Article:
I am currently reading Les Misérables, which, given its immense length, and given further the slowness of my reading, may take some time. But come next year, I think a period of immersion in the works of D. H. Lawrence may well be on the cards. I imagine, at the very least, he will be somewhat different from Victor Hugo!

23 responses to this post.

  1. Posted by sharon Henning on September 16, 2013 at 7:14 pm

    I have never read D.H. Lawrence. I’d never thought about challenging myself to read what I don’t normally enjoy. At my age, I’ve looked at it more like-how many days left do I have on earth and how do I want to spend my precious time?

    However, I made pick up “The Heart is a Lonely Hunter” by Carson McCullers. While I don’t agree with her depressing worldview, I am thoroughly enjoying the book. So there’s something to be said about exploring uncharted territories.

    If I get around to Lawrence, I’ll have to try “The Odour of Chrysathemums” first.


    • Hello Sharon,
      Now you mention it, I am not even sure whether or not I enjoyed “The Odour of Chrusanthemums”: it made a tremendous impact on me … but did I actually enjoy it? I mean, I enjoy PG Wodehouse, I enjoy Dashiel Hammett, I enjoy King Solomon’s Mines … but this? I really don’t know. But I’m glad I read it. Perhaps it’s a question of how one defines “enjoys”! But yes, while I do find uncharted areas – especially areas that are not quite “one one’s wavelength”, as it were – difficult and challenging, the experience of taking in something new is … Oh, I can’t think of the right word, and it’s too late at night now to worry about it!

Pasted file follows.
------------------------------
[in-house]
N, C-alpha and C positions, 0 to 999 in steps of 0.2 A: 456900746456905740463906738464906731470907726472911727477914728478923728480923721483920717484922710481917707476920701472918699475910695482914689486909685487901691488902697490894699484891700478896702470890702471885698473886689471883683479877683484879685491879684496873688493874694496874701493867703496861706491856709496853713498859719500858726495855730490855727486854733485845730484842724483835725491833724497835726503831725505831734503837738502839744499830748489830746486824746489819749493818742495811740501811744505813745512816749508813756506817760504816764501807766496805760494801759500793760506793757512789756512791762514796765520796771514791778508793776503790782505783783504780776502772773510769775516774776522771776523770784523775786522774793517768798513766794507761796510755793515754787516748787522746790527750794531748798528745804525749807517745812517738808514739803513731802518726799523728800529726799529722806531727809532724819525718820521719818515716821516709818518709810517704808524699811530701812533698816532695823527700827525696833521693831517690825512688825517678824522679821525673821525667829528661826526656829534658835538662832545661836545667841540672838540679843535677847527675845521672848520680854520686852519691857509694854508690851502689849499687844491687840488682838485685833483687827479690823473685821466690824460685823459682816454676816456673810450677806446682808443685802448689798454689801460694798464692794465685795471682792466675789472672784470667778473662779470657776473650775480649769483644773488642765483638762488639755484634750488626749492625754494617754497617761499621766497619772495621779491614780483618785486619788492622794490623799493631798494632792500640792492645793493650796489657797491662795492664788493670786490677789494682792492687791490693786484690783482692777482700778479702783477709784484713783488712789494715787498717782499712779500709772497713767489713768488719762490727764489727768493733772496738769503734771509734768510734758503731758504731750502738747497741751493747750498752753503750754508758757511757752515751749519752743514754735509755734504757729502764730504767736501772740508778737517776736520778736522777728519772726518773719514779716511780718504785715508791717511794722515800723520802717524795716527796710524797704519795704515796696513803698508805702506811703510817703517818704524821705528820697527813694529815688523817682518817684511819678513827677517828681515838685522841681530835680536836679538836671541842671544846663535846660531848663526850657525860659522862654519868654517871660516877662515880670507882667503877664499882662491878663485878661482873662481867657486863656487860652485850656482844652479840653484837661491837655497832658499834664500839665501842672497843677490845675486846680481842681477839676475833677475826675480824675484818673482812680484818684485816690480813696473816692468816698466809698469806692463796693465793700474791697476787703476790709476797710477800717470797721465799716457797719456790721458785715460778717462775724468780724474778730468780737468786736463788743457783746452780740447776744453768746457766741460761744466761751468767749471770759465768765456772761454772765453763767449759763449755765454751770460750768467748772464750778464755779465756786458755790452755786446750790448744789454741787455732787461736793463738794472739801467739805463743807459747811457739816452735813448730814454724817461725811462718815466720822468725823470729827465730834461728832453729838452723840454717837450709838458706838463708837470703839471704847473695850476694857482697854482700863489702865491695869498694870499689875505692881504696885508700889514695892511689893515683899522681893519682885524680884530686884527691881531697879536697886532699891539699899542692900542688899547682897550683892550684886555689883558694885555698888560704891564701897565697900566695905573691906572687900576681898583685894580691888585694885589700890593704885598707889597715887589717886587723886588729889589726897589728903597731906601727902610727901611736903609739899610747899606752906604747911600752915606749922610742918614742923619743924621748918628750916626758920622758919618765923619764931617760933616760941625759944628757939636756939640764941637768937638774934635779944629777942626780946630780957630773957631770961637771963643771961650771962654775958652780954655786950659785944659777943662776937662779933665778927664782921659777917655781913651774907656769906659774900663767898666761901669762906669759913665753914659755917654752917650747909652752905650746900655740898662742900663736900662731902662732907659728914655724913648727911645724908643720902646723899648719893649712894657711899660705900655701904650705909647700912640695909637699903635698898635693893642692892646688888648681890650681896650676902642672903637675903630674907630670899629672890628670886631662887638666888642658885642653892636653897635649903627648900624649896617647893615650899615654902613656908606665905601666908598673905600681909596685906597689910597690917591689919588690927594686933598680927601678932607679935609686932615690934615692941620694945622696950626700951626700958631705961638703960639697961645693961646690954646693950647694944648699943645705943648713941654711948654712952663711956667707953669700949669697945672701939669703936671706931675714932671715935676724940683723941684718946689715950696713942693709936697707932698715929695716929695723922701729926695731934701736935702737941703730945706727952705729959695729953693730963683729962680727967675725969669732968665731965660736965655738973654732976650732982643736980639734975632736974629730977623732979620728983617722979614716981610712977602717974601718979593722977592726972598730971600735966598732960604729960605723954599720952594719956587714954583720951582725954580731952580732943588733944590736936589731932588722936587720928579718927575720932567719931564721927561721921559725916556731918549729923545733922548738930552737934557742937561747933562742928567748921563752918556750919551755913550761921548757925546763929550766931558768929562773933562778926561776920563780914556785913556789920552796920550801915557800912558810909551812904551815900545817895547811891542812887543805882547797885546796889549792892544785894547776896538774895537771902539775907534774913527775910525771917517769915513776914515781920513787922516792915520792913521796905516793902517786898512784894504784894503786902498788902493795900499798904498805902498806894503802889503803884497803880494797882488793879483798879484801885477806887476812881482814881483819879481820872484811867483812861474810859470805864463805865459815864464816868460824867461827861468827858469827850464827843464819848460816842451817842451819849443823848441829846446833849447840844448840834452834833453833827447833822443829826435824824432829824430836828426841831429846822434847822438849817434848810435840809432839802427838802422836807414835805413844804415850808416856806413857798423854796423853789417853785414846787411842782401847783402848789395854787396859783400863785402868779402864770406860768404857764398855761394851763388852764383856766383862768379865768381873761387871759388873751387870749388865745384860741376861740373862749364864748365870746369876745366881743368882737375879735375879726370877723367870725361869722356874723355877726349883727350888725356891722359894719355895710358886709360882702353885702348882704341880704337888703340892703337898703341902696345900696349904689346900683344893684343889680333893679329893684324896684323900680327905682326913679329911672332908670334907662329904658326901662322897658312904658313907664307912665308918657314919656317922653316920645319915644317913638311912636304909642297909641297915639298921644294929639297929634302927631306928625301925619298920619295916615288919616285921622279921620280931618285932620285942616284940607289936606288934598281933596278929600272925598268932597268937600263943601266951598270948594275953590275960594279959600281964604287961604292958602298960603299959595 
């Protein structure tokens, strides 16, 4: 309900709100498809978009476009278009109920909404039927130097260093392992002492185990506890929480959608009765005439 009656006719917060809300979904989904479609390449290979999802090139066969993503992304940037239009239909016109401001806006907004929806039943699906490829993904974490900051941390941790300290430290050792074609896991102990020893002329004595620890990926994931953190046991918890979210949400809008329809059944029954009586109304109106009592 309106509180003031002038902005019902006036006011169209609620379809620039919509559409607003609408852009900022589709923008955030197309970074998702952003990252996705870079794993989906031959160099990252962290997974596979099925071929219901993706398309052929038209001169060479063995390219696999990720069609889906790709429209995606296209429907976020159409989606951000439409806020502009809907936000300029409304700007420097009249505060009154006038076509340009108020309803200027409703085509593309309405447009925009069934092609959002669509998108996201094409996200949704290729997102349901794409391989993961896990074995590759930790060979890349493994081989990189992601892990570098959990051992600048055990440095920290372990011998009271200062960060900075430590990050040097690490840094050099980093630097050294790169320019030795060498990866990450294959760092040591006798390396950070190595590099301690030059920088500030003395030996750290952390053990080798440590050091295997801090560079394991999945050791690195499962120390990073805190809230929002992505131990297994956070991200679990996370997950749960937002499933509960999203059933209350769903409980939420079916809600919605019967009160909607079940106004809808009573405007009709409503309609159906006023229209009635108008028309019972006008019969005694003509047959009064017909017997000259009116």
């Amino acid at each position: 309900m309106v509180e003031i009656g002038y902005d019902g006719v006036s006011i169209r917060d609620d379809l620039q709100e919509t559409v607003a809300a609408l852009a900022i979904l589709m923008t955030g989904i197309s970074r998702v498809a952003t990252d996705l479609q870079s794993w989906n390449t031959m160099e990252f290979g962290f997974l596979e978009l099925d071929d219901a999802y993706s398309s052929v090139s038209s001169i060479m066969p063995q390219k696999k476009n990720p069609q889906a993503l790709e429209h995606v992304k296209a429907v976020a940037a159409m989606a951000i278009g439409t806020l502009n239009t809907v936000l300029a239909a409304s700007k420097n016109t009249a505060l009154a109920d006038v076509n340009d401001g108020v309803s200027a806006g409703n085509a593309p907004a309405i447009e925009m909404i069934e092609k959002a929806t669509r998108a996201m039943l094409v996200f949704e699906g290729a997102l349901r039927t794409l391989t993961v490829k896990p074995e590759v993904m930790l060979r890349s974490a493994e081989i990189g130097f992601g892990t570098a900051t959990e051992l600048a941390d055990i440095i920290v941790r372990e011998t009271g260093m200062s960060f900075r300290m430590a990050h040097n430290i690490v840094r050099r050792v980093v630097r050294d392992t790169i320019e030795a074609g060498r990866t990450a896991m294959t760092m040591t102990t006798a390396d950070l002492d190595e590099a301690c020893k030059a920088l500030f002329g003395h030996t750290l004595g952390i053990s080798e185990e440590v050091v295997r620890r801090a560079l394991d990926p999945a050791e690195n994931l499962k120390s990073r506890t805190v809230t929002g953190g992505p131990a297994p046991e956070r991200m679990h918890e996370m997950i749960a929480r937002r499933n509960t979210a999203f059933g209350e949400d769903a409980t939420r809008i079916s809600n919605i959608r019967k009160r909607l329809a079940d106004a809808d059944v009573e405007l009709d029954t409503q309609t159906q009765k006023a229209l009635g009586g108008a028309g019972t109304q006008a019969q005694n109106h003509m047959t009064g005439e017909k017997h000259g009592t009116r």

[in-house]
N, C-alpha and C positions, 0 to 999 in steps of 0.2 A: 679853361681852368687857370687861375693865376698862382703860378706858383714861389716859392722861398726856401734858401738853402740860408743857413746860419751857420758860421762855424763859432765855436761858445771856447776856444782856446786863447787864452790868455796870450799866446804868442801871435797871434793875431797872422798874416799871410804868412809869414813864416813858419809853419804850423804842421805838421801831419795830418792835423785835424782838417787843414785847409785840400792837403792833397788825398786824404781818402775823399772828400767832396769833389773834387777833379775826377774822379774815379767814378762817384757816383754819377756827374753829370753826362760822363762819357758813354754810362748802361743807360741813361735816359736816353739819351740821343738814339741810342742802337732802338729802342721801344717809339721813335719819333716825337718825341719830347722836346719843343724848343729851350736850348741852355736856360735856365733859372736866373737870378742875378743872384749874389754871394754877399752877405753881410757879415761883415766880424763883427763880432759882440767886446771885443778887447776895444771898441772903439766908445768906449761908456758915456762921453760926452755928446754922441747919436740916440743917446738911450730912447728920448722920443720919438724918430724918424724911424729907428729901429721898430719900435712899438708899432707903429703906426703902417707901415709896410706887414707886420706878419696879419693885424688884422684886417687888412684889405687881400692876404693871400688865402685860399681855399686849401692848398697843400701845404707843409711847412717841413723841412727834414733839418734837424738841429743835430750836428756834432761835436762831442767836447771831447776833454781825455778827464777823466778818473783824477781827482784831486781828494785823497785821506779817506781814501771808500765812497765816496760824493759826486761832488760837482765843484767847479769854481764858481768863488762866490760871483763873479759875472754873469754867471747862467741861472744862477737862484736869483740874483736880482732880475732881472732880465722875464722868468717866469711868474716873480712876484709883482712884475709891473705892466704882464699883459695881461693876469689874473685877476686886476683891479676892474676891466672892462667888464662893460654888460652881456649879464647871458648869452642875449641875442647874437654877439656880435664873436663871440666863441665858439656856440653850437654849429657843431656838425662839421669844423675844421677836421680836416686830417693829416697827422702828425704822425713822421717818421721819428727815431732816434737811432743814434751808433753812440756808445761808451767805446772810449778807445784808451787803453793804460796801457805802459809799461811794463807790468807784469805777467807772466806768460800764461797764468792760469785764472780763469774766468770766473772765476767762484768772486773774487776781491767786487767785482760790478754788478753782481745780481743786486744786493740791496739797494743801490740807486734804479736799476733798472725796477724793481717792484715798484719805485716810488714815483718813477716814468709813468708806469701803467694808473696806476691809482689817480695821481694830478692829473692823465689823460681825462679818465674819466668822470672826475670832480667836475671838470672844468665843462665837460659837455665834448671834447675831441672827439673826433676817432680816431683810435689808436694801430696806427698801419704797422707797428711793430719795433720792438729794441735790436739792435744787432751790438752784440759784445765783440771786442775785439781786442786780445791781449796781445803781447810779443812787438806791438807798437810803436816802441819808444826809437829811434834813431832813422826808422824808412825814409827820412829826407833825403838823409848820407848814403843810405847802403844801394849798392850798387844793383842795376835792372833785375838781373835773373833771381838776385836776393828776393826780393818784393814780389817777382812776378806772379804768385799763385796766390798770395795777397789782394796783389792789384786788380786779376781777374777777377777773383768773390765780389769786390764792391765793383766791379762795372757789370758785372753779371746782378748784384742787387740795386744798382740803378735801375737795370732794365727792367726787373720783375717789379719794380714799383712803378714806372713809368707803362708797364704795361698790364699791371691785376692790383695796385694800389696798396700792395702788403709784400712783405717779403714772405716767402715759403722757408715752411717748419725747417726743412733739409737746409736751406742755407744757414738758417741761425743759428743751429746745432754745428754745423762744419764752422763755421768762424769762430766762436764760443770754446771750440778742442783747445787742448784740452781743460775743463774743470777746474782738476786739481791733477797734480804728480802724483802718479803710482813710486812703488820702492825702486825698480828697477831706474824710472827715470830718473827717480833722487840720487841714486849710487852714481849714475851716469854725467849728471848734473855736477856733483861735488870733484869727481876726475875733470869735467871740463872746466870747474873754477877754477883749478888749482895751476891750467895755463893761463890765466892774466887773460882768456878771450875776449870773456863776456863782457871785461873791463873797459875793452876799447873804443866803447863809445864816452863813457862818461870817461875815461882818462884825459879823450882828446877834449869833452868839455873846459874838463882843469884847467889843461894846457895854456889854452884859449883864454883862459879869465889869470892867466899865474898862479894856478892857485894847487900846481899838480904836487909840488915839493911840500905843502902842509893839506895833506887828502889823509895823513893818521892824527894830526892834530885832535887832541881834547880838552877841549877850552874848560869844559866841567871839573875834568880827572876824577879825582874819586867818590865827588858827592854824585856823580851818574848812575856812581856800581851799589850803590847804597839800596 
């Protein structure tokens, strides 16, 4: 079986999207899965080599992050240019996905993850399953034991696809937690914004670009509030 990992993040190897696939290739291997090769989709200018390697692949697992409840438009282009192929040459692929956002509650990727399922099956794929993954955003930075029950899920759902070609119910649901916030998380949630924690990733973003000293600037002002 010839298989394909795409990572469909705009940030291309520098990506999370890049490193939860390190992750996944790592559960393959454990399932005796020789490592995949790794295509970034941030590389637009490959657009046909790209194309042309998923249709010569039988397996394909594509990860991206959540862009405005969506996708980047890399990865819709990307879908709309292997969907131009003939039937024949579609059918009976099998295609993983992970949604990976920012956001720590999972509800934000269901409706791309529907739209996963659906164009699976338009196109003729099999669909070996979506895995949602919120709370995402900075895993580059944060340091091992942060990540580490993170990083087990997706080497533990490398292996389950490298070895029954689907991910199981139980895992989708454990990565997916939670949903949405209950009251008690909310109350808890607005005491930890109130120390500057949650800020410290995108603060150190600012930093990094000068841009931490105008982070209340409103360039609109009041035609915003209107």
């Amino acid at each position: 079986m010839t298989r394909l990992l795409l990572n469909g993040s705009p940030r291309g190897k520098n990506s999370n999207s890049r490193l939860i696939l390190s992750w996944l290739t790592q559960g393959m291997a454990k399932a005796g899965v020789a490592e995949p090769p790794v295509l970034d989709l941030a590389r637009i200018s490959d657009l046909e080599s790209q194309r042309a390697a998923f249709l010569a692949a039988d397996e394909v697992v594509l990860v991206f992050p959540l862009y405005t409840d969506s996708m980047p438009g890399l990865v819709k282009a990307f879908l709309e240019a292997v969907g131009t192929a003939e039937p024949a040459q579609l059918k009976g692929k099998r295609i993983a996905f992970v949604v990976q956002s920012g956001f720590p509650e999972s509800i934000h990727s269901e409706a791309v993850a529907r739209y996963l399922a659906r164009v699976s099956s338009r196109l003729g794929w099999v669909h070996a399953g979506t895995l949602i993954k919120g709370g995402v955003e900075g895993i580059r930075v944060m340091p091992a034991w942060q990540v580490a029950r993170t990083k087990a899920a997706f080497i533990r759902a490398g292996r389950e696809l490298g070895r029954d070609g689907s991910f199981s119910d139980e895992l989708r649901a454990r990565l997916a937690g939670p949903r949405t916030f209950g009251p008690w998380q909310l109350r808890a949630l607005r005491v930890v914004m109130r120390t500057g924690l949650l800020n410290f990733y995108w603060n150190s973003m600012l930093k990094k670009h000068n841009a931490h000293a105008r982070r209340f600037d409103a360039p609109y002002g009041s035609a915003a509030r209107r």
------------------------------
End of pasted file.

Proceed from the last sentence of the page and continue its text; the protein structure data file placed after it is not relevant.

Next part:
The Heart is a Lonely Hunter is a wonderful novel! I do find myself drawn to the literature of the American South – William Faulkner, Eudora Welty, Flannery O’Connr, and Carson McCullers, are all personal favourites. There are still a few Carson McCullers novels I haven’t read yet – Member of the Wedding and Clock Without Hands. Yes, i know, I really ought to get round to them.


  2. Well, I say go ahead!

    I have minimal experience with Lawrence, but I think I should have paid more attention to him. When I read Women In Love, I was at times exasperated, but I know the novel also contained passages of extraordinary beauty and insight. I think I have to re-read it.

    Regarding his seriousness, his poetry can be very satirical and witty, especially his ‘Pansies,’ which were named after Pascal’s pensées.


    • I have only read one or two of Lawrence’s poems: I’ll give them a try – Lawrence with a sense of humour must be worth trying out, if only for its novelty value!